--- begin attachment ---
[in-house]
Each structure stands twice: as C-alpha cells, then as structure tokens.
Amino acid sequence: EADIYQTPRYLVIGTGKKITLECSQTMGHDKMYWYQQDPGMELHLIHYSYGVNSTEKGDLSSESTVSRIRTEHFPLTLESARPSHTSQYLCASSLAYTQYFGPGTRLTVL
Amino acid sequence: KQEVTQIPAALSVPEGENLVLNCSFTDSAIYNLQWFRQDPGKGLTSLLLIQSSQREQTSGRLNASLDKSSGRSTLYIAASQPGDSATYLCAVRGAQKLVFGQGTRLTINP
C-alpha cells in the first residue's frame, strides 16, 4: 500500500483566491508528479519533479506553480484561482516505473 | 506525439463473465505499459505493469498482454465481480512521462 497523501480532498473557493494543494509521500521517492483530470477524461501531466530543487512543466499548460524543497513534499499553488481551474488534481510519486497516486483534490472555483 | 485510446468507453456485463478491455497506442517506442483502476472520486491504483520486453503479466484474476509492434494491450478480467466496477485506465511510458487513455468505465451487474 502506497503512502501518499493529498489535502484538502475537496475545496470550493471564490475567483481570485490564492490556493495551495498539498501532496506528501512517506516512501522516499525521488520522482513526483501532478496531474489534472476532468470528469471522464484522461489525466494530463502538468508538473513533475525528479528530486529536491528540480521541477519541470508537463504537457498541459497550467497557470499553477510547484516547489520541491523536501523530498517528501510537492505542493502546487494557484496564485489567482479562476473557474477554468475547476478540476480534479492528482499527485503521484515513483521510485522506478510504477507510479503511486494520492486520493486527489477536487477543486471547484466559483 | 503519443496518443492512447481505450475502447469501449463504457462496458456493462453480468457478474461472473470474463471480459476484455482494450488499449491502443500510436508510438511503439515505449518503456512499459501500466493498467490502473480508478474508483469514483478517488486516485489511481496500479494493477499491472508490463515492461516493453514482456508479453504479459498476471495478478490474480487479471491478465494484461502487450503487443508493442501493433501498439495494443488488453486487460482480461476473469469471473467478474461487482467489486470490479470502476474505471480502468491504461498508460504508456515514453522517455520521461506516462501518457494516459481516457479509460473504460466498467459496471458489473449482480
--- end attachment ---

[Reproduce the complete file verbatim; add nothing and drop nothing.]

[in-house]
Each structure stands twice: as C-alpha cells, then as structure tokens.
Amino acid sequence: EADIYQTPRYLVIGTGKKITLECSQTMGHDKMYWYQQDPGMELHLIHYSYGVNSTEKGDLSSESTVSRIRTEHFPLTLESARPSHTSQYLCASSLAYTQYFGPGTRLTVL
Amino acid sequence: KQEVTQIPAALSVPEGENLVLNCSFTDSAIYNLQWFRQDPGKGLTSLLLIQSSQREQTSGRLNASLDKSSGRSTLYIAASQPGDSATYLCAVRGAQKLVFGQGTRLTINP
C-alpha cells in the first residue's frame, strides 16, 4: 500500500483566491508528479519533479506553480484561482516505473 | 506525439463473465505499459505493469498482454465481480512521462 497523501480532498473557493494543494509521500521517492483530470477524461501531466530543487512543466499548460524543497513534499499553488481551474488534481510519486497516486483534490472555483 | 485510446468507453456485463478491455497506442517506442483502476472520486491504483520486453503479466484474476509492434494491450478480467466496477485506465511510458487513455468505465451487474 502506497503512502501518499493529498489535502484538502475537496475545496470550493471564490475567483481570485490564492490556493495551495498539498501532496506528501512517506516512501522516499525521488520522482513526483501532478496531474489534472476532468470528469471522464484522461489525466494530463502538468508538473513533475525528479528530486529536491528540480521541477519541470508537463504537457498541459497550467497557470499553477510547484516547489520541491523536501523530498517528501510537492505542493502546487494557484496564485489567482479562476473557474477554468475547476478540476480534479492528482499527485503521484515513483521510485522506478510504477507510479503511486494520492486520493486527489477536487477543486471547484466559483 | 503519443496518443492512447481505450475502447469501449463504457462496458456493462453480468457478474461472473470474463471480459476484455482494450488499449491502443500510436508510438511503439515505449518503456512499459501500466493498467490502473480508478474508483469514483478517488486516485489511481496500479494493477499491472508490463515492461516493453514482456508479453504479459498476471495478478490474480487479471491478465494484461502487450503487443508493442501493433501498439495494443488488453486487460482480461476473469469471473467478474461487482467489486470490479470502476474505471480502468491504461498508460504508456515514453522517455520521461506516462501518457494516459481516457479509460473504460466498467459496471458489473449482480